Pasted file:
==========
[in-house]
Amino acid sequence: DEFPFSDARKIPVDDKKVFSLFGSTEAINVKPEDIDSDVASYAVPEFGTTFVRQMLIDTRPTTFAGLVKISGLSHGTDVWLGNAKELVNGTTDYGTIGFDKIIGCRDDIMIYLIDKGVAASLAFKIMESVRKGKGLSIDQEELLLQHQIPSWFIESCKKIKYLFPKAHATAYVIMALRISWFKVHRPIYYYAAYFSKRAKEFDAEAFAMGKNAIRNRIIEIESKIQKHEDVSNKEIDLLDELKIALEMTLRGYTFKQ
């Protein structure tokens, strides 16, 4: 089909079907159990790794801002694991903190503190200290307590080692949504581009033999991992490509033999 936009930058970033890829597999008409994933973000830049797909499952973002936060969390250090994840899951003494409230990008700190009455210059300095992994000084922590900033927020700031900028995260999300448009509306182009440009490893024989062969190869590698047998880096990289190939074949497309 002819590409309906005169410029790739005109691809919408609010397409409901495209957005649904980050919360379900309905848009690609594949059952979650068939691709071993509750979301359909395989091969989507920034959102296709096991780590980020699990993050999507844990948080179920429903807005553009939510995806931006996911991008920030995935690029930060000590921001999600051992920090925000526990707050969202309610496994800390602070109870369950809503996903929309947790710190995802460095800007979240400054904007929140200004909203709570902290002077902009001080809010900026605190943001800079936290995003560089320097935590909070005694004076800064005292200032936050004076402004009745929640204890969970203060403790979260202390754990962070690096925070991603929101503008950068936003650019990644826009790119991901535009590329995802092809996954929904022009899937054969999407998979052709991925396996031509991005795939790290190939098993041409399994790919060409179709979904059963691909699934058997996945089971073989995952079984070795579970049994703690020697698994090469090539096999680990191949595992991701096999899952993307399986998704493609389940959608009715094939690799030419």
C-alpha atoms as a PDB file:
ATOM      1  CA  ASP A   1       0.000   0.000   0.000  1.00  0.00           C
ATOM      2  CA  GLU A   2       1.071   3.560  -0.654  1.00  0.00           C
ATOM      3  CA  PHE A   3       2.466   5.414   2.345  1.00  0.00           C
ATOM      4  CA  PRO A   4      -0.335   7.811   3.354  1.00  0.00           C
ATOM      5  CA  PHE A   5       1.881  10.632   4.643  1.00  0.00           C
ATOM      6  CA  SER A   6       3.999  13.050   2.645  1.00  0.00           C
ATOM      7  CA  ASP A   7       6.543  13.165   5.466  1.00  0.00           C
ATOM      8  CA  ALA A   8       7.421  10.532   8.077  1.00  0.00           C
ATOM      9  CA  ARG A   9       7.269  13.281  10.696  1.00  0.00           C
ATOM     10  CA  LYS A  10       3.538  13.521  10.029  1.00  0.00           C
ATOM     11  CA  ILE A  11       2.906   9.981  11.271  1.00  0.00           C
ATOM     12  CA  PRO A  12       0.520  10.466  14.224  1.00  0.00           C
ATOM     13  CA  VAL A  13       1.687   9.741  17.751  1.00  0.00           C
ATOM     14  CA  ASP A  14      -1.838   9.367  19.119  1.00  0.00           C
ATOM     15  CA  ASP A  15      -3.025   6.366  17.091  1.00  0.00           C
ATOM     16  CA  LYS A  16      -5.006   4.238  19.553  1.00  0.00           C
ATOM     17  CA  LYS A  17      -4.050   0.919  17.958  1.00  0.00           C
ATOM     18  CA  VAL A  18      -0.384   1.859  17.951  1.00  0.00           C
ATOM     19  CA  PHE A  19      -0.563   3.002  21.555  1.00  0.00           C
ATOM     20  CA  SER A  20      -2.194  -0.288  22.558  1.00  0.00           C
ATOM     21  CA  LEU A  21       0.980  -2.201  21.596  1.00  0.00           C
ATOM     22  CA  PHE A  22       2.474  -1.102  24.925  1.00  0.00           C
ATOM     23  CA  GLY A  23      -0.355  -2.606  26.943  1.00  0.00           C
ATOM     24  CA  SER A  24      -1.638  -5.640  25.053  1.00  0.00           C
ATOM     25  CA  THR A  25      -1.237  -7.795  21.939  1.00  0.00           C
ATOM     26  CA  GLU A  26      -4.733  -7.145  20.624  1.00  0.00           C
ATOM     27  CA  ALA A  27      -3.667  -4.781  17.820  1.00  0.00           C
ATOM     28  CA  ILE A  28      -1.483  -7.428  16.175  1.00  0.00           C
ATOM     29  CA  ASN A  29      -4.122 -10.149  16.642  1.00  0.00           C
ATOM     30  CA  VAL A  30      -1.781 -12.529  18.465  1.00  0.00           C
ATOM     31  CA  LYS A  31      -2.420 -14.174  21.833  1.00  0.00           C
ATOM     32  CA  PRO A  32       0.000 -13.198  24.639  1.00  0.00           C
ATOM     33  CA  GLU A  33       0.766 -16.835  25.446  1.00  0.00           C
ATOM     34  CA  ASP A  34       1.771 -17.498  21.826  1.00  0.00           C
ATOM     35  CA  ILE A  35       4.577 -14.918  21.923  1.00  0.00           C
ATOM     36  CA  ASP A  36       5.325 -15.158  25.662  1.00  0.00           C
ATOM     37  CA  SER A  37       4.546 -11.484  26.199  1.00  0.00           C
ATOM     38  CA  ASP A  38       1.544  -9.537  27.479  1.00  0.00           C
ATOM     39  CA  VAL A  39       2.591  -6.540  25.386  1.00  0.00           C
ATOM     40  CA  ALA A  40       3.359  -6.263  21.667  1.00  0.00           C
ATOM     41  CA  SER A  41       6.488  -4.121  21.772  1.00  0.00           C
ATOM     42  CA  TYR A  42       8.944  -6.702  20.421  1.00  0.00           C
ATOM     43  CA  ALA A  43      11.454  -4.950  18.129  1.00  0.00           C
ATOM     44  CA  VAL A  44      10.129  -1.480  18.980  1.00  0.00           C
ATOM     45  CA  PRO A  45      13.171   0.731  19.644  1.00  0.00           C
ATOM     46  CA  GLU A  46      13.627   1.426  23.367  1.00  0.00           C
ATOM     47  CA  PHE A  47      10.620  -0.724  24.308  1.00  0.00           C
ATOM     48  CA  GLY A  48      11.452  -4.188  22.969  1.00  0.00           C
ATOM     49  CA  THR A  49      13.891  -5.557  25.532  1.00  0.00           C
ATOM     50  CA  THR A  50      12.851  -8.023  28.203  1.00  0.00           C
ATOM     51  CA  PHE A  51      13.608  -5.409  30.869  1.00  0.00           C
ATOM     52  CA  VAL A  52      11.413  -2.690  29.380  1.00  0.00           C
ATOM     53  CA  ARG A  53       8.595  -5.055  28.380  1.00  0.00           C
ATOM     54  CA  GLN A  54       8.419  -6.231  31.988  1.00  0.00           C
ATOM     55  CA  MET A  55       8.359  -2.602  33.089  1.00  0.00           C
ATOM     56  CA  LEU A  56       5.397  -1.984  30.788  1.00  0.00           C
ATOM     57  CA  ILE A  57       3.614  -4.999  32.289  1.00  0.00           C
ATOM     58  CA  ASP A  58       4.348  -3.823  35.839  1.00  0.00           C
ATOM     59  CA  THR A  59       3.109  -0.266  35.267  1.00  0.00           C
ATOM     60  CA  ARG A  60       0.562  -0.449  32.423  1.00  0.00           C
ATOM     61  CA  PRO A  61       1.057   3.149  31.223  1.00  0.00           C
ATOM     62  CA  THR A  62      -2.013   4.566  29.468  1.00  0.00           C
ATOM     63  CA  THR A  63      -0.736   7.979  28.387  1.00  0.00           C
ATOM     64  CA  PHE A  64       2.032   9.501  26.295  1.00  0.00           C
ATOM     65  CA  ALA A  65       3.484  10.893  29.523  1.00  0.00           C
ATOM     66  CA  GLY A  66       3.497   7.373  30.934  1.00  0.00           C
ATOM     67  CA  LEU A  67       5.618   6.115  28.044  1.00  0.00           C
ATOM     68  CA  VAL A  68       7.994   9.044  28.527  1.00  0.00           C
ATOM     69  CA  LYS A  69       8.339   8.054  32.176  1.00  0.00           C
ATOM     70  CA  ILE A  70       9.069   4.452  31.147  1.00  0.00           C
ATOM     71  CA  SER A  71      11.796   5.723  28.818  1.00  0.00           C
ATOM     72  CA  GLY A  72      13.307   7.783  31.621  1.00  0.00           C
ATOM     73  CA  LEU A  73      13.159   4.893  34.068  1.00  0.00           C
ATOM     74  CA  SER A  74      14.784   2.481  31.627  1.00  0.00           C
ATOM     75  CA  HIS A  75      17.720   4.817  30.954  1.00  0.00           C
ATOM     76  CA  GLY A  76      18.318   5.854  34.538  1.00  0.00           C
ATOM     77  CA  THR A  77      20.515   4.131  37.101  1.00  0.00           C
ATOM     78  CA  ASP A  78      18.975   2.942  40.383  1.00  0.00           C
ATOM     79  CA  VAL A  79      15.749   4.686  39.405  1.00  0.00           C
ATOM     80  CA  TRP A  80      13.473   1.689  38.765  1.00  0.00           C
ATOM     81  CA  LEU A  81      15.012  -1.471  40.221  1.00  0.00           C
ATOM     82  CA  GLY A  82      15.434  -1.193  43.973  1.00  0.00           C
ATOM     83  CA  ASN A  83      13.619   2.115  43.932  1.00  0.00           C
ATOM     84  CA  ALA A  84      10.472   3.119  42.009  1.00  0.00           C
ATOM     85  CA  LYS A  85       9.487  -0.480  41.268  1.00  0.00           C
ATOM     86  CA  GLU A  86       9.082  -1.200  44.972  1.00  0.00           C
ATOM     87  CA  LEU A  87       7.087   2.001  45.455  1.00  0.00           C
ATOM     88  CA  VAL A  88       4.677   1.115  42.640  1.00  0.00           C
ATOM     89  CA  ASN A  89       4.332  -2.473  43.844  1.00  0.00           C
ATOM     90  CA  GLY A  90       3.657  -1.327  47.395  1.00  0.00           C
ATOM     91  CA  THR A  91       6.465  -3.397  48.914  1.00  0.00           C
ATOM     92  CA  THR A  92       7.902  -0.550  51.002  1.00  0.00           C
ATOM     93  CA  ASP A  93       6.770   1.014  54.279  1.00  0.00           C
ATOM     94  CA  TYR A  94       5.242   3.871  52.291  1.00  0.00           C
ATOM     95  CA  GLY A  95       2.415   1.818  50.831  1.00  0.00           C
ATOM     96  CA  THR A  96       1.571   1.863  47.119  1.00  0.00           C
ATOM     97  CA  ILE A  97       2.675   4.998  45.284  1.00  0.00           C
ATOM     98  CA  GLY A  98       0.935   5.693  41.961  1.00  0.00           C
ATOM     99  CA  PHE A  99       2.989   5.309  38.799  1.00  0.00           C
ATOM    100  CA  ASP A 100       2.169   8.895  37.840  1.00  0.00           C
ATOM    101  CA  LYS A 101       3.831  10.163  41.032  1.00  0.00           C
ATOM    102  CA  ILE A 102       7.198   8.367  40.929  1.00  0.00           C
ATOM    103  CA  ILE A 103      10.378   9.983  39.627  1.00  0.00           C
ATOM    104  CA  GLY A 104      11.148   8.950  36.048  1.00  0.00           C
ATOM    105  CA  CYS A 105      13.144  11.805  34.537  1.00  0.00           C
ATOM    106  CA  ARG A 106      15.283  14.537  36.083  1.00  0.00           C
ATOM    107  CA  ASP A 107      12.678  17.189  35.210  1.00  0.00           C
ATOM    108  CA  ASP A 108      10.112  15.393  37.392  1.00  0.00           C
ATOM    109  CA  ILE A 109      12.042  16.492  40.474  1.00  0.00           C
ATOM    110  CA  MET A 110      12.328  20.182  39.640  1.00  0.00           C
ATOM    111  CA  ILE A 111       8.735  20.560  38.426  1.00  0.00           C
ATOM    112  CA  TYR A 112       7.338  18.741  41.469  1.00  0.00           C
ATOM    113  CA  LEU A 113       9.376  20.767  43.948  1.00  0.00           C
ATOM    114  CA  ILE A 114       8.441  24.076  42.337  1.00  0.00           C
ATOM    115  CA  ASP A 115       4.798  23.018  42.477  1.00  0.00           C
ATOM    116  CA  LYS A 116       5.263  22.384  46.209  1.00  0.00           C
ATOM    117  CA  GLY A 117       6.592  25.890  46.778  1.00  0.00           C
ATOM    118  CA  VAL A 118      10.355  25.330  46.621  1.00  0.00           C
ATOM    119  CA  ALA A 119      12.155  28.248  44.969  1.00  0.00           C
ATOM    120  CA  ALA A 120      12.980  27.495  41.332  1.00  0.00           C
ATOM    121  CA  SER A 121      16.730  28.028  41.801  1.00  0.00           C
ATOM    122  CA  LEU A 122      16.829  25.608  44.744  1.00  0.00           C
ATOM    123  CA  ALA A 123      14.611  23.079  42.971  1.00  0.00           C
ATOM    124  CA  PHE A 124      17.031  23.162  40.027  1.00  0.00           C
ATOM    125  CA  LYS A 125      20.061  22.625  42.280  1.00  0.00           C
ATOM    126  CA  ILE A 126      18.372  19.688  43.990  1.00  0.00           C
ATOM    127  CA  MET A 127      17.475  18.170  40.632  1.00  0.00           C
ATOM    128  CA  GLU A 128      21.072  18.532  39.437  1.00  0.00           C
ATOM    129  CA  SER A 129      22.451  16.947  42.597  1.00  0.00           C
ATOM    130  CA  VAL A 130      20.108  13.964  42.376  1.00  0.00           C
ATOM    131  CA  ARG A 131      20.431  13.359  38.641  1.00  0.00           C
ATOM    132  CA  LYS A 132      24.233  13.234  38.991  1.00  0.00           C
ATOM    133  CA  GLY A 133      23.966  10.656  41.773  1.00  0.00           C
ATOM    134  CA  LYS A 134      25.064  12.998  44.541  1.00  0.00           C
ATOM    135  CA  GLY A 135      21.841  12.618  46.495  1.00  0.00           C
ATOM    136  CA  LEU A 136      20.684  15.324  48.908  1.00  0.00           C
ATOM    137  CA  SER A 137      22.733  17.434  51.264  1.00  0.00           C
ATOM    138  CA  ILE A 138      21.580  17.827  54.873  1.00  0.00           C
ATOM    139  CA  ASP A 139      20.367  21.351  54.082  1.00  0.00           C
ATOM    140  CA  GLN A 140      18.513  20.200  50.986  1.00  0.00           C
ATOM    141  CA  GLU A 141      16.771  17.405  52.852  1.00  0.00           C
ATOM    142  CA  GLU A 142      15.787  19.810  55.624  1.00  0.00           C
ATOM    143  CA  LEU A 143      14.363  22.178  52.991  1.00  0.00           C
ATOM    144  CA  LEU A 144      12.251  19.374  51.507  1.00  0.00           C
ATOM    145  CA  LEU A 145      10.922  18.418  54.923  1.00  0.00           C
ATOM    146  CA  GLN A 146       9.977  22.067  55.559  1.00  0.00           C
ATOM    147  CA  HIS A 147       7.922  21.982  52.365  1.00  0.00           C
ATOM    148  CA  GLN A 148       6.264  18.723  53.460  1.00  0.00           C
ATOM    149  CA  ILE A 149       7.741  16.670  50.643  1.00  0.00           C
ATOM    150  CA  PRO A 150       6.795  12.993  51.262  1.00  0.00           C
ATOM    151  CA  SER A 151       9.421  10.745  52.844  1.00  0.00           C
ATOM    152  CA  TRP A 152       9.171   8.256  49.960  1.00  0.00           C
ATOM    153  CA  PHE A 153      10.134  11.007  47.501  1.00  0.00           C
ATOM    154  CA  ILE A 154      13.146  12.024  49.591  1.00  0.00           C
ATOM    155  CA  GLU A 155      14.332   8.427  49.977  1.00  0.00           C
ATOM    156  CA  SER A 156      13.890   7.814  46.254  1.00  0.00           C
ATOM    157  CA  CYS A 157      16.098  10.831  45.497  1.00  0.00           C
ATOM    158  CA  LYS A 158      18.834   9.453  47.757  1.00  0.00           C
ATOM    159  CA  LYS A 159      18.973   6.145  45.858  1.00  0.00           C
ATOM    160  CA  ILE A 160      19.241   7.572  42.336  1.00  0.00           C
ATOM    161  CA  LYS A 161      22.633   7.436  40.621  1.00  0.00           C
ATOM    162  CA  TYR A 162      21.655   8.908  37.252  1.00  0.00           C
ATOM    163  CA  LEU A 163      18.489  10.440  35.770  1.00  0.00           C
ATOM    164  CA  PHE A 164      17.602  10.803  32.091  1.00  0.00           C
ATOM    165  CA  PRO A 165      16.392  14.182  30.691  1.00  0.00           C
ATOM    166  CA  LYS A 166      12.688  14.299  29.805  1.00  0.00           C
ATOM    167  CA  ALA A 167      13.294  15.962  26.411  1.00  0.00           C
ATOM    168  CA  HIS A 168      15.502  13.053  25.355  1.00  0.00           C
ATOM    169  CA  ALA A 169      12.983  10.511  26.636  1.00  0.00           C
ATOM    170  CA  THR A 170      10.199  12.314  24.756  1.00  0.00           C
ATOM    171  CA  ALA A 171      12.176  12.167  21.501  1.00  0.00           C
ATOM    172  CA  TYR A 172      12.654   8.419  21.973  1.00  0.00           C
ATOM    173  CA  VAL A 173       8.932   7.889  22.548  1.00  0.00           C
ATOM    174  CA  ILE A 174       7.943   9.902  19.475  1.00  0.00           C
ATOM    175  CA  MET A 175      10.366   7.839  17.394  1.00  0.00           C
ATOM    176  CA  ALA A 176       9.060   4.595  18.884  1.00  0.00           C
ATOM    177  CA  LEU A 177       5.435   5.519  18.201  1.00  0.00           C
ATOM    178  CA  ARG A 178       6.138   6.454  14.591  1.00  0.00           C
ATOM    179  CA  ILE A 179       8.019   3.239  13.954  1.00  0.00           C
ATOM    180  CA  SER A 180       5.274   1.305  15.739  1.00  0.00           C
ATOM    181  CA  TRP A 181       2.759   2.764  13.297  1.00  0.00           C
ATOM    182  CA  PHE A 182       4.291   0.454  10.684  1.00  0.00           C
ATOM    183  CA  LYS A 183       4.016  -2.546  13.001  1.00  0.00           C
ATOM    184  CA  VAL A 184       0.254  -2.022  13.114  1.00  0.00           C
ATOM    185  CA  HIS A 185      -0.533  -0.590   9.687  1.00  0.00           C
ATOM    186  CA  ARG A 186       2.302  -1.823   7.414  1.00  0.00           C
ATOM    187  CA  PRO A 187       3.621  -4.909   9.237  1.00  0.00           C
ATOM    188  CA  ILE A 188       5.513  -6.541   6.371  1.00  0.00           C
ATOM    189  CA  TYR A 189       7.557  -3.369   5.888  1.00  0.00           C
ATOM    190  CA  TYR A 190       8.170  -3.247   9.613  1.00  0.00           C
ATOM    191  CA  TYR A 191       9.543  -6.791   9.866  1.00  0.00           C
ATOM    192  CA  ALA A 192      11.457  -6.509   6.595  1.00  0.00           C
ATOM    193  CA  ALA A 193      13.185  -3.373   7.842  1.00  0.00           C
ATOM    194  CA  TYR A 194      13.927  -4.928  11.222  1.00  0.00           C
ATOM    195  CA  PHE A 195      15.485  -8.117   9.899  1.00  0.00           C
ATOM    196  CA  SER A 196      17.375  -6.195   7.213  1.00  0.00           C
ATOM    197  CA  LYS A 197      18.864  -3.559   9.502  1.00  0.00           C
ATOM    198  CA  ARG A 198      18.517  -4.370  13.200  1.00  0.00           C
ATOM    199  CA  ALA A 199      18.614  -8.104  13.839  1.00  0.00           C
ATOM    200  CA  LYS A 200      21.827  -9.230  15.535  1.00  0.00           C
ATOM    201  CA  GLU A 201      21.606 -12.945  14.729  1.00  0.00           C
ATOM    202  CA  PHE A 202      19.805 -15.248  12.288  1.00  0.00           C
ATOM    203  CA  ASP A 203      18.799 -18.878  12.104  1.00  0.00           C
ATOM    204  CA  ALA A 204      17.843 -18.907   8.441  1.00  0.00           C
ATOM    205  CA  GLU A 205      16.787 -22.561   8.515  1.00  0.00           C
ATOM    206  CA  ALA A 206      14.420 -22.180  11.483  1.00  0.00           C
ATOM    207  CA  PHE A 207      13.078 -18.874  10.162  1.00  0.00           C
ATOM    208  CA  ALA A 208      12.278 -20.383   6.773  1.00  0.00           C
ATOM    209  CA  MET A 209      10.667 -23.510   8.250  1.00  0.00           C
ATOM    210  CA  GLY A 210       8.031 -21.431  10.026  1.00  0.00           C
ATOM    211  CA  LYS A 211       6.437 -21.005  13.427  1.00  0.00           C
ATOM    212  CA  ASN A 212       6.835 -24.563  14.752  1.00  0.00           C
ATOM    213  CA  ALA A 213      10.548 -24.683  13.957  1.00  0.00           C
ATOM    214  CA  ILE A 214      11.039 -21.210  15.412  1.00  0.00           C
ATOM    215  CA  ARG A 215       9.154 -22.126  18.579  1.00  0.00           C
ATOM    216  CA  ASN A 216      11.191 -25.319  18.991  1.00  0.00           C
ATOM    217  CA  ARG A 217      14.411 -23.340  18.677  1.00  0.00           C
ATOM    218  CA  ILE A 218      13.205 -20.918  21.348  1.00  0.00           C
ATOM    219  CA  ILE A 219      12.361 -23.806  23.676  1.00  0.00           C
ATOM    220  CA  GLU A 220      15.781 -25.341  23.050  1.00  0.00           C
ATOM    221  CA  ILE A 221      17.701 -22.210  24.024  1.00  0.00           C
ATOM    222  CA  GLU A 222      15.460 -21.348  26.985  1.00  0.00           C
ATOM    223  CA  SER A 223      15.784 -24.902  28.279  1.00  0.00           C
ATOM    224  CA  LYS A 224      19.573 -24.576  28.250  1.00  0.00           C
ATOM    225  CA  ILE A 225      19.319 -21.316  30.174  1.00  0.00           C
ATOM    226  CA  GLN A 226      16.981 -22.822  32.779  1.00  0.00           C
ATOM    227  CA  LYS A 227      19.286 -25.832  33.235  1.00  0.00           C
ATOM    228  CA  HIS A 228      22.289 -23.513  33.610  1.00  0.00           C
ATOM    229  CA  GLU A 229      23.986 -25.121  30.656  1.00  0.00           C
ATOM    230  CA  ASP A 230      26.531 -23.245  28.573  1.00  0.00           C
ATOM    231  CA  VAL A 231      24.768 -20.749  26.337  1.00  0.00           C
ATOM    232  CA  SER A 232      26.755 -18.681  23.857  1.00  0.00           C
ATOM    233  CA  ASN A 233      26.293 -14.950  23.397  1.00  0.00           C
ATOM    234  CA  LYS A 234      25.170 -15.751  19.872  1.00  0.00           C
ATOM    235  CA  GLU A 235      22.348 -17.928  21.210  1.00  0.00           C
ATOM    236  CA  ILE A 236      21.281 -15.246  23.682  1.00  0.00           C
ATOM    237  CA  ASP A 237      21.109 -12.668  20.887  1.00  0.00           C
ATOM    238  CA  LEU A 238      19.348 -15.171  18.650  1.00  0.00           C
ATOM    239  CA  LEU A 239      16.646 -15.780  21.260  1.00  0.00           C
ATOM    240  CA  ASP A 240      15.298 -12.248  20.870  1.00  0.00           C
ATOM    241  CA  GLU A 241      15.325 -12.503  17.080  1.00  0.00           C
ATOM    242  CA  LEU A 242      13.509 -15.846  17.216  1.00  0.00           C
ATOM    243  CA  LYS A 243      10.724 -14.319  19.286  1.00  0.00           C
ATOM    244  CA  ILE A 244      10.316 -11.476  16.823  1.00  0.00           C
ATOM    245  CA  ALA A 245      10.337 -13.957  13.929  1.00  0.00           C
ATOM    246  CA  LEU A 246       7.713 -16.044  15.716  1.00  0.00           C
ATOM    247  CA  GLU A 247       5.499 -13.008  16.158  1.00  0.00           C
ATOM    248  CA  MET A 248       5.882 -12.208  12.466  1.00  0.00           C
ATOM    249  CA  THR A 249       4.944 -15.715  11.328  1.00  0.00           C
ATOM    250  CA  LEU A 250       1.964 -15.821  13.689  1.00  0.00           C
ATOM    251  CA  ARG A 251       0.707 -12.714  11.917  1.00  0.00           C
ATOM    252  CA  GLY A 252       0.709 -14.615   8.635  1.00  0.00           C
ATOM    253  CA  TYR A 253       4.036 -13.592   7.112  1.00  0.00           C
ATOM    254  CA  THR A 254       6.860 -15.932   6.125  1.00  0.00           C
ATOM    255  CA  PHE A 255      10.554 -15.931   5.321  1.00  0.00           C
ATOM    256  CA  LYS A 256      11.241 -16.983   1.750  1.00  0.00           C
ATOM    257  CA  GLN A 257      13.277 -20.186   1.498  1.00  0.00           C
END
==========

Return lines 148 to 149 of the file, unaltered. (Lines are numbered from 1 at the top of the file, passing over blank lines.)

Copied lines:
ATOM    144  CA  LEU A 144      12.251  19.374  51.507  1.00  0.00           C
ATOM    145  CA  LEU A 145      10.922  18.418  54.923  1.00  0.00           C